The stock-buying offers by Marietta were called lucrative, but Robert Schaeffer, general manager of the Sidney plant, asked employees to oppose the offer. At the same time he said a merger between Bendix and Marietta would result in a stronger company that would “enhance our national defense.” The confrontation between Bendix and Marietta could result in each having ownership of the other, it was thought. Bendix had been purchasing Marietta stock and hoped to place representatives on Marietta’s board of directors before Marietta could begin buying Bendix stock.
The next day, the takeover got even more exciting, as Allied Corp. jumped into the fray. Allied had been in the chemical industry since the early 20th century. By late Friday, Sept. 24, Allied had agreed to buy Bendix for about $1.9 billion and gain a significant stake in Marietta as well. It was Allied’s first involvement in the aerospace industry.
On Saturday, Agee said he had no regrets about the battle of the corporate giants that led to the acquisition of his company.
“There will be no serious dismemberment of the company,” Agee said. Workers in Sidney could sigh in relief with that news.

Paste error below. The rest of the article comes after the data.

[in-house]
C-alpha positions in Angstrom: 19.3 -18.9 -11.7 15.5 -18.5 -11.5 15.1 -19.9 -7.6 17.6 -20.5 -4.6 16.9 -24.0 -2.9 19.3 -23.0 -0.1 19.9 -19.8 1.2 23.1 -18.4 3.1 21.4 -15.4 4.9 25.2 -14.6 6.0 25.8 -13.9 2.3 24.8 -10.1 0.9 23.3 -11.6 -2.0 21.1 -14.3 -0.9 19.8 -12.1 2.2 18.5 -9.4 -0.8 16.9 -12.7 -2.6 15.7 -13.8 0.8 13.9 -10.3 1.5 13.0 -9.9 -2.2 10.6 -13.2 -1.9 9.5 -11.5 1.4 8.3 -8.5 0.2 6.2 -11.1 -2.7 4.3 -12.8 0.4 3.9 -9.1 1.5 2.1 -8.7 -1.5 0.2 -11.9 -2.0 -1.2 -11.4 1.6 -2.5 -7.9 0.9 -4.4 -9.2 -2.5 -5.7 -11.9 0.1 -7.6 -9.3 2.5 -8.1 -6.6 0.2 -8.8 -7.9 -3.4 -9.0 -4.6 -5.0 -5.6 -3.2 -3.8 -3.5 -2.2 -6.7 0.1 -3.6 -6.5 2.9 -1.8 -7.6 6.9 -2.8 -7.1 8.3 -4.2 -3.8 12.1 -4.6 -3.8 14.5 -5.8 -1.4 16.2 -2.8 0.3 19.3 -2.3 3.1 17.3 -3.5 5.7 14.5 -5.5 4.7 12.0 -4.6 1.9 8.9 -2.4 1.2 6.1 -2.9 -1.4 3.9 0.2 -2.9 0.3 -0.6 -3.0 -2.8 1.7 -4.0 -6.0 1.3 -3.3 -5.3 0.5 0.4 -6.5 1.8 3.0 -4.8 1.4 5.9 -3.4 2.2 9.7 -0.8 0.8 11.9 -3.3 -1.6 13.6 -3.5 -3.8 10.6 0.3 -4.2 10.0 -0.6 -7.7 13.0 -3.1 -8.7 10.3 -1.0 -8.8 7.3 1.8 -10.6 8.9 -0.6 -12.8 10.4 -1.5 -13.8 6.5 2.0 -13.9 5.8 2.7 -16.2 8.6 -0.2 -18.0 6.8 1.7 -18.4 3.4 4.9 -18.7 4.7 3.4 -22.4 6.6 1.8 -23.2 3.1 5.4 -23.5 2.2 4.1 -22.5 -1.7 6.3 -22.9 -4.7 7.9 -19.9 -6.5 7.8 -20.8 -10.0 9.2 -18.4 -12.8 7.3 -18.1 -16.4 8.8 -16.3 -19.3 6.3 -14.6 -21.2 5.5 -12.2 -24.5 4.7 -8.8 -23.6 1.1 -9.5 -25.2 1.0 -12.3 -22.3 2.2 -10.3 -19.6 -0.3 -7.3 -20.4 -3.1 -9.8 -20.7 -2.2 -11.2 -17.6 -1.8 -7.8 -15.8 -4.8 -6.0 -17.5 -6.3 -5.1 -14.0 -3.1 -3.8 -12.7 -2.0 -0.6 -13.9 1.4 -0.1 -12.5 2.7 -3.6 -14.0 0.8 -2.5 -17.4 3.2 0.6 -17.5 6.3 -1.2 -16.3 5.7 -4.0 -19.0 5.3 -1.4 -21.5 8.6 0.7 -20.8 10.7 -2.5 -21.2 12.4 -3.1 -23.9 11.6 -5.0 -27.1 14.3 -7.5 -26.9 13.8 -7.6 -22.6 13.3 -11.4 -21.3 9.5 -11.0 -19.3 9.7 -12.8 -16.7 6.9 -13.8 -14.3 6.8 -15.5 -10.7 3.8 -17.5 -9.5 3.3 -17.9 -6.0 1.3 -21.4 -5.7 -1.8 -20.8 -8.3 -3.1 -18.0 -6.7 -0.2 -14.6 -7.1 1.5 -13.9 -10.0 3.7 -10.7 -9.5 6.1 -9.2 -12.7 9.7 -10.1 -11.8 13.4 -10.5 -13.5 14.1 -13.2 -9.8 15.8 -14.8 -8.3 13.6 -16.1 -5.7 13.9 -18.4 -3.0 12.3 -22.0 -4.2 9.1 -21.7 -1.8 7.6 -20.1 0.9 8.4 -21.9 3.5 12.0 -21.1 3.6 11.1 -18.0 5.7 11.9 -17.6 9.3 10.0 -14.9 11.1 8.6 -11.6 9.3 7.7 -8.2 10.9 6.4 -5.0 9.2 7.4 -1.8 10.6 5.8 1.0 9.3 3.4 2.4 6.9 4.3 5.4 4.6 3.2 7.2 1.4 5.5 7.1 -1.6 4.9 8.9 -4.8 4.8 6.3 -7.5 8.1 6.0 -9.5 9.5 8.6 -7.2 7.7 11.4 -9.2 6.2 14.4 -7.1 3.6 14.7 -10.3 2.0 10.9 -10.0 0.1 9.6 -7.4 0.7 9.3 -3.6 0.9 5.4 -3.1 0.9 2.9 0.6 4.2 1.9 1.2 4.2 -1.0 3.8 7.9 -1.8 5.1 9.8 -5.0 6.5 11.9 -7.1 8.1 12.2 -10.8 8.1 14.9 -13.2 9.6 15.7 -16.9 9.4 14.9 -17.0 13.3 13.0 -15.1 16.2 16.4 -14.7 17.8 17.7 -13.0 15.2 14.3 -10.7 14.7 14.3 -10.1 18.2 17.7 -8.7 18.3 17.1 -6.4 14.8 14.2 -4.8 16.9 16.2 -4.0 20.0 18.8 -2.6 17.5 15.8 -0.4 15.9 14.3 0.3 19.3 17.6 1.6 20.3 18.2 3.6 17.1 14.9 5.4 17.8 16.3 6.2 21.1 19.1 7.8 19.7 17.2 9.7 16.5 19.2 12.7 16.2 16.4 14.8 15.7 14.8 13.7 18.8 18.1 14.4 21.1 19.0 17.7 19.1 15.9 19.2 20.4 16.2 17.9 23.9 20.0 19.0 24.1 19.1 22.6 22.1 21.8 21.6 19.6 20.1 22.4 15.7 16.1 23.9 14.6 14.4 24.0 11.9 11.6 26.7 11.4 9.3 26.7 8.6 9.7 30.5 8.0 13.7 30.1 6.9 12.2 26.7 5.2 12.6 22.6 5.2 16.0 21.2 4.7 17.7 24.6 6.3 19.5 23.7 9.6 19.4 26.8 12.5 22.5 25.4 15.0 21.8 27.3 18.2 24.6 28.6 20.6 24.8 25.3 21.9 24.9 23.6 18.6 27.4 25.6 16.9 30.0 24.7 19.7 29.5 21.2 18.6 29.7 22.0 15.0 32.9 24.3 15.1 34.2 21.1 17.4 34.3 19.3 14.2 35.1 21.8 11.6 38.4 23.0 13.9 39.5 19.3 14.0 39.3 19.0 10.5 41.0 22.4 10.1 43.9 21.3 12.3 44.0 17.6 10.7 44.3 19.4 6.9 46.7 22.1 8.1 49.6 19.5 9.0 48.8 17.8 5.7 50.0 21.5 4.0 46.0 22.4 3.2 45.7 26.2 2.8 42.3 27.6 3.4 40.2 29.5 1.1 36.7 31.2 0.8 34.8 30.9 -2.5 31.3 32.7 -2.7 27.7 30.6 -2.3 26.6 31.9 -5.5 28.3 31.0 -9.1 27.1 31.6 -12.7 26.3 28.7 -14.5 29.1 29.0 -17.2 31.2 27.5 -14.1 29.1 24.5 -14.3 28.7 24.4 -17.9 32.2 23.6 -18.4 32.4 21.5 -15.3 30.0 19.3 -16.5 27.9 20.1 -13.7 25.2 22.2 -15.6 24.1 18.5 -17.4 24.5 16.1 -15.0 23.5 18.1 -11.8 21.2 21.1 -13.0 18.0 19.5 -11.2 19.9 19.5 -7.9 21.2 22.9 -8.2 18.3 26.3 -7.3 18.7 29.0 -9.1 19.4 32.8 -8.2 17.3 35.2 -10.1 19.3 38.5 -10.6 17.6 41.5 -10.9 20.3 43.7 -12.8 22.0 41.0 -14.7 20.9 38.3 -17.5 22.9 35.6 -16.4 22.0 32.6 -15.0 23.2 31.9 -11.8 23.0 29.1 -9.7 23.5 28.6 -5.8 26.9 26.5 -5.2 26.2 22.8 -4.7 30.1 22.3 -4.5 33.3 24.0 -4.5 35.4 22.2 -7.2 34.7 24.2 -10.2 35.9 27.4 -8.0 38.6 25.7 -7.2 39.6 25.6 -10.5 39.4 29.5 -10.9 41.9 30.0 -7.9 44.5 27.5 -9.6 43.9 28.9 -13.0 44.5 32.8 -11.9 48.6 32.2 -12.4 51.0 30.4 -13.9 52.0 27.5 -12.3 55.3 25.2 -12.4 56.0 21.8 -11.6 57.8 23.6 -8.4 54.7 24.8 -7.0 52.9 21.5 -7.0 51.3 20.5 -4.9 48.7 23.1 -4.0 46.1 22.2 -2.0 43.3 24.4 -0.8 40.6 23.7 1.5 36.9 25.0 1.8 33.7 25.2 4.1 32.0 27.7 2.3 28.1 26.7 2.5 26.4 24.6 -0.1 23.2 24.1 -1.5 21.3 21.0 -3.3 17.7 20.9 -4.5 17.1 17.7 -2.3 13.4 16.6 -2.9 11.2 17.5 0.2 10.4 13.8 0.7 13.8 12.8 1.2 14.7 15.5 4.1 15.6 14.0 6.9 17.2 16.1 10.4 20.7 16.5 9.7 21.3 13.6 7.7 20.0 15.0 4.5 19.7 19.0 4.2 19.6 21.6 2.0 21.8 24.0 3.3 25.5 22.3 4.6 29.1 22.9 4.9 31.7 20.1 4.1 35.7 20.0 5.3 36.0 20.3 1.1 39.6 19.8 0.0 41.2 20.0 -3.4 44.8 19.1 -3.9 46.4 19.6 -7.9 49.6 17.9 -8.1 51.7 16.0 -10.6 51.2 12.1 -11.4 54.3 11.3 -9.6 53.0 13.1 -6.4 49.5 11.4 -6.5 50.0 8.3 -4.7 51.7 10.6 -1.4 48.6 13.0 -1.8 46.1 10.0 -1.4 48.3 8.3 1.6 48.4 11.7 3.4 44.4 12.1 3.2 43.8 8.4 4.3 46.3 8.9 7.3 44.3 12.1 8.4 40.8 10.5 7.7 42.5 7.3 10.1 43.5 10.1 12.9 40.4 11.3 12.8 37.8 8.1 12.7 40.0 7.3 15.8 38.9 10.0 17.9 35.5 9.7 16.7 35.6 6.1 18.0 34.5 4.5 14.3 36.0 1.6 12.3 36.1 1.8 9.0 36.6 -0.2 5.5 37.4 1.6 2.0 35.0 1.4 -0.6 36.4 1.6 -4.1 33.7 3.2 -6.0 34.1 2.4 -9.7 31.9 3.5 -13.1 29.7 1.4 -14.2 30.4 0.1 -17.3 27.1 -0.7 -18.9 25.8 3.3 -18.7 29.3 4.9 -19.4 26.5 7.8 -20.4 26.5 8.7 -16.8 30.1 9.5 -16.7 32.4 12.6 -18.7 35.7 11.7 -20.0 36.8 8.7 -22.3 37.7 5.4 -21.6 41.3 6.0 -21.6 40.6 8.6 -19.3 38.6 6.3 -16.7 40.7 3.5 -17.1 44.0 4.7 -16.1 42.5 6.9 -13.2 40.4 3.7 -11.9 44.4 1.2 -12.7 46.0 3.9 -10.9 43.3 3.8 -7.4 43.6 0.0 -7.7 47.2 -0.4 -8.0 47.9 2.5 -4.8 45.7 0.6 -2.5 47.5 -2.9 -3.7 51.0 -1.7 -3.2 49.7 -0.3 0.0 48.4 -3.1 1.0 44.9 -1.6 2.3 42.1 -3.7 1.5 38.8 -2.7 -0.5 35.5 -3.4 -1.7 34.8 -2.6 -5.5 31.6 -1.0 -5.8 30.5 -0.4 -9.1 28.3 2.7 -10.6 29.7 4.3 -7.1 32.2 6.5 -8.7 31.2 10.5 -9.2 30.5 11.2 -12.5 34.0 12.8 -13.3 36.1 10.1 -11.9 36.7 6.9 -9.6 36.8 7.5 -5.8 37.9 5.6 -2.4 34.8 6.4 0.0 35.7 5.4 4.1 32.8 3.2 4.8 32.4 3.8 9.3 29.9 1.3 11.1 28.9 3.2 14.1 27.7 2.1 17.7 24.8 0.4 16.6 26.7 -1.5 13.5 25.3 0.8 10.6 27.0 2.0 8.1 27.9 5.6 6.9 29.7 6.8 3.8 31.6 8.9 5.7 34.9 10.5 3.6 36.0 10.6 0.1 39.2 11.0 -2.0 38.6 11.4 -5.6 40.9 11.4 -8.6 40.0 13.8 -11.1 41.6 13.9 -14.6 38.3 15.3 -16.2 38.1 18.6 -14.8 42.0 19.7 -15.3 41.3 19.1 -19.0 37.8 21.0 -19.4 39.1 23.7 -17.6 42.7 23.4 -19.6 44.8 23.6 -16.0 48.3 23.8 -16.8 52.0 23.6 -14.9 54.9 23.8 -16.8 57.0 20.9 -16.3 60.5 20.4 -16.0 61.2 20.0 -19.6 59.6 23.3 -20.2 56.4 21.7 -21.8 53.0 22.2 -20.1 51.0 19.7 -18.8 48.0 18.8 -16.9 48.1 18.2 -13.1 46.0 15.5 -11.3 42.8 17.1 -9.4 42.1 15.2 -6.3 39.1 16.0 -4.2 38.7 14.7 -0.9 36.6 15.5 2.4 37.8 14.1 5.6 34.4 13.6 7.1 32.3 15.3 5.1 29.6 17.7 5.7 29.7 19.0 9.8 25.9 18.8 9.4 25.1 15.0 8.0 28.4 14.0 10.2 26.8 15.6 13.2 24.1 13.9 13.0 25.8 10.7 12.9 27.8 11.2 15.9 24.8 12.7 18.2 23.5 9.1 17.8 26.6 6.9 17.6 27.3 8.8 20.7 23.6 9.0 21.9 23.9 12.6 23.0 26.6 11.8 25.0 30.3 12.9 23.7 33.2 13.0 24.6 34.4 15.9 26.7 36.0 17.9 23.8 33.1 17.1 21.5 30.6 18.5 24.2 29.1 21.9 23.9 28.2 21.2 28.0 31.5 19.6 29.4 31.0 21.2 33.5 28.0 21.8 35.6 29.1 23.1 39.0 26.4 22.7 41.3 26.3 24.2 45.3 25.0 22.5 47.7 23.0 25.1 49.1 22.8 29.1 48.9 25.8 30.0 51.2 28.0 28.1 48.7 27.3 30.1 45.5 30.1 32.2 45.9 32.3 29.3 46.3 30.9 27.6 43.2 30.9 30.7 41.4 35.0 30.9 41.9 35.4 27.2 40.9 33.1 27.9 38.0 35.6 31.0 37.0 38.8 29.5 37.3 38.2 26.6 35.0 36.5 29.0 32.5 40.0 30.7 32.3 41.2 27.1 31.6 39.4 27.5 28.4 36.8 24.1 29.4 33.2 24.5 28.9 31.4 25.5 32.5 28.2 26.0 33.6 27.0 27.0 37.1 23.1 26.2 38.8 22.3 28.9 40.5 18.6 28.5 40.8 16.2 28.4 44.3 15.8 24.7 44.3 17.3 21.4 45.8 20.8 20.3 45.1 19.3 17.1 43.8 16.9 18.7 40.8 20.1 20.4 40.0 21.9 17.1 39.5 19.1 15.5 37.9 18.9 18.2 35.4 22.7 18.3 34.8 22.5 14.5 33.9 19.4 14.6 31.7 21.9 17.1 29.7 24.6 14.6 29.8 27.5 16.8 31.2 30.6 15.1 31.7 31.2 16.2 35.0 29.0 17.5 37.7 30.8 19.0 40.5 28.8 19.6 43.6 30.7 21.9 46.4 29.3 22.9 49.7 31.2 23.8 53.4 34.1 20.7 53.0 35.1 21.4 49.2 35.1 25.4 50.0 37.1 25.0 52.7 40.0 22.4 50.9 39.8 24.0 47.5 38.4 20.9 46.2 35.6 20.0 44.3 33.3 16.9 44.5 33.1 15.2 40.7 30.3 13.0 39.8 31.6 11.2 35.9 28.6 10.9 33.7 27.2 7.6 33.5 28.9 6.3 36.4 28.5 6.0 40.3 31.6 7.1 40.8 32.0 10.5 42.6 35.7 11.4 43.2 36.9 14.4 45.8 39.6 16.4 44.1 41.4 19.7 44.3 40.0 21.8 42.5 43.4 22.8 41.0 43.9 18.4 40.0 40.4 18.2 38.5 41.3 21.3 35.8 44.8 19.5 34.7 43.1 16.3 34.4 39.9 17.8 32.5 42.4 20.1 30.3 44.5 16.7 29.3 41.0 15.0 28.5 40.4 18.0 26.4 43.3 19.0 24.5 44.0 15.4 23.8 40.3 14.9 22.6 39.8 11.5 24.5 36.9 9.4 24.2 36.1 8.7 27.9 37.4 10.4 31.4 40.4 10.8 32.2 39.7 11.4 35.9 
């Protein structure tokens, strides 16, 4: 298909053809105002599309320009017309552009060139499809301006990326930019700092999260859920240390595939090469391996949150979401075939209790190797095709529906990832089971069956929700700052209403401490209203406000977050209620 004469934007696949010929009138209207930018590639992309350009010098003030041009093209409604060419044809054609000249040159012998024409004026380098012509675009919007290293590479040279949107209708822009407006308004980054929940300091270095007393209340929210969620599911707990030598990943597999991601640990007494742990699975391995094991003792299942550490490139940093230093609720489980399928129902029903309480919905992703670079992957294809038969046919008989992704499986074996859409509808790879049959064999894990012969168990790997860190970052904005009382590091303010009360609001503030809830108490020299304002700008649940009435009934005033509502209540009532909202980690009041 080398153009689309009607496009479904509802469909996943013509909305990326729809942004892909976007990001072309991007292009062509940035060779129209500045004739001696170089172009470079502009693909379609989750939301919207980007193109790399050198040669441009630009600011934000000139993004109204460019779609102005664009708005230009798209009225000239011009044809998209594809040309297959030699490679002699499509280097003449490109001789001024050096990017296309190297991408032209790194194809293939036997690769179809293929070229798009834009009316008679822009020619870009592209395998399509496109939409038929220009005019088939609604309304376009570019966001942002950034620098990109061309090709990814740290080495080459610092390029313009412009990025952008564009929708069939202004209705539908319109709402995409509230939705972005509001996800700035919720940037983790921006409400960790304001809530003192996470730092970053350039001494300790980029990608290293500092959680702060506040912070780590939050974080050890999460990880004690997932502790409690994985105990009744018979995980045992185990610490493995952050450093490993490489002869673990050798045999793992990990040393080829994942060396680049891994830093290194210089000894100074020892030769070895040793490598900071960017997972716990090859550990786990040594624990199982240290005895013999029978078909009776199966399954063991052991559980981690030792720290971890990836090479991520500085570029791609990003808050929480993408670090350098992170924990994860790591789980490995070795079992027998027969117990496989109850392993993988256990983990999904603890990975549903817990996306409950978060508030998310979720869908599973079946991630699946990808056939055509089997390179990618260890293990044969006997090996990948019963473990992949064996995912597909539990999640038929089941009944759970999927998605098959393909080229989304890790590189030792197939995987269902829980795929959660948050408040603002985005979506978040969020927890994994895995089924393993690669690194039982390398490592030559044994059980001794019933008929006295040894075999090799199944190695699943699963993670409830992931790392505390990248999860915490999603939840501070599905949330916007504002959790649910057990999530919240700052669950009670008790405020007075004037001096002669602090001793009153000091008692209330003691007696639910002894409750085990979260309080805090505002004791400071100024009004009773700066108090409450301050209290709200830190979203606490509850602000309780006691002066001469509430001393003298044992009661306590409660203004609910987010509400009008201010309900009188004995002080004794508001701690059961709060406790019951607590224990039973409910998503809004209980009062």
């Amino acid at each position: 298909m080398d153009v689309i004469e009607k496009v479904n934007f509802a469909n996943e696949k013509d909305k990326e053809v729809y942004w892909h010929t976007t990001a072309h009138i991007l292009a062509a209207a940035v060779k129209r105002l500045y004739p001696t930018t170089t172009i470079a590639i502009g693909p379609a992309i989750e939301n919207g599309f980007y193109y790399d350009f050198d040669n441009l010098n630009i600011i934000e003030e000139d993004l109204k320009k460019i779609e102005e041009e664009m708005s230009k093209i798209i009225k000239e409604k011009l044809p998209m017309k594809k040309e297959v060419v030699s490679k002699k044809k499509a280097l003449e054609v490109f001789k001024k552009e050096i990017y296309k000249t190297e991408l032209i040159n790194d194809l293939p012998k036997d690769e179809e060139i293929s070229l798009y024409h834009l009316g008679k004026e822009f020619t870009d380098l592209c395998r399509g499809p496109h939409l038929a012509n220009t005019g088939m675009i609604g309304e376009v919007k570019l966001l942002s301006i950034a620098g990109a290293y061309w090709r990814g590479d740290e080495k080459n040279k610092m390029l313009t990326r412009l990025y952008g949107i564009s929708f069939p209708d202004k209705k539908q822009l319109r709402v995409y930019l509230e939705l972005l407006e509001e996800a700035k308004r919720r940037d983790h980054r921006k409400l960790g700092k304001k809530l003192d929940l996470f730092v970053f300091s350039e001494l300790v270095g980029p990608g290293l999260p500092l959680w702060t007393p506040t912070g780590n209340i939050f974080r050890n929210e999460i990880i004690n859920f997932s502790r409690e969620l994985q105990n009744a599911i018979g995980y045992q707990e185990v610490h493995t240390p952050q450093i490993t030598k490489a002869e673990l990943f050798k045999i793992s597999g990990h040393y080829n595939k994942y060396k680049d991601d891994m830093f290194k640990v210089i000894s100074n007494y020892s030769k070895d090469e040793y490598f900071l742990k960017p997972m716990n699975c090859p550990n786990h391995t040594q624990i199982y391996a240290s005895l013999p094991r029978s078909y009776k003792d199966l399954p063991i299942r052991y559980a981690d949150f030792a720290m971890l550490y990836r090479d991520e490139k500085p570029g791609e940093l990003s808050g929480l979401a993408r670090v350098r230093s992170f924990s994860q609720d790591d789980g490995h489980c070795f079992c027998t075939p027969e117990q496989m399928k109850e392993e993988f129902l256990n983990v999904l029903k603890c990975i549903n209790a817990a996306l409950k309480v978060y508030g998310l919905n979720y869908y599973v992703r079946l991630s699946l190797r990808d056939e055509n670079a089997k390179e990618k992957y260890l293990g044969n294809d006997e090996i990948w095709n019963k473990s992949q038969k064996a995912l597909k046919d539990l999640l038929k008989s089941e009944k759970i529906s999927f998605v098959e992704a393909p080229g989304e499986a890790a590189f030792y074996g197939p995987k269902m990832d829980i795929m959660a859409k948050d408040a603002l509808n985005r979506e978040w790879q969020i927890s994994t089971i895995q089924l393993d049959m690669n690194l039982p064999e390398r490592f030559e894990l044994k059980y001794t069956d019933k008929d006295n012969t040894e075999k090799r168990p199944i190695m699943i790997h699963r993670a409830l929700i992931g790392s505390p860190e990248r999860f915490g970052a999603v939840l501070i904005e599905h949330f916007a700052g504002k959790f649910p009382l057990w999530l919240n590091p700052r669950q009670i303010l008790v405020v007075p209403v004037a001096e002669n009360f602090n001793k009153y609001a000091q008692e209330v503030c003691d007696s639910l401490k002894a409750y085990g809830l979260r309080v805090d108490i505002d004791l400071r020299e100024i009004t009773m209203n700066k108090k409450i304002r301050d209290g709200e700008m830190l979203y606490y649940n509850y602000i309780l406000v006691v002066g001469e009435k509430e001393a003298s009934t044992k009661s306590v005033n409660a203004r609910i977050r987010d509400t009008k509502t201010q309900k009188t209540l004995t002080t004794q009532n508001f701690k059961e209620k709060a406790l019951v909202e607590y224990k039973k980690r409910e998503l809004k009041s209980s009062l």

When Allied took over, Sidney’s operation became the Bendix Connector of Allied Corp. In 1987, Allied sold the company and it became Amphenol Corp. under the LPL Investment Group Inc.
This weekend, national debt reduction also became a local goal in the fall of 1932.
City Historian Mark Simonson’s column appears twice weekly. On Saturdays, his column focuses on the area during the Depression and before. His Monday columns address local history after the Depression. If you have feedback or ideas about the column, write to him at The Daily Star, or email him at firstname.lastname@example.org. His website is www.oneontahistorian.com. His columns can be found at www.thedailystar.com/marksimonson.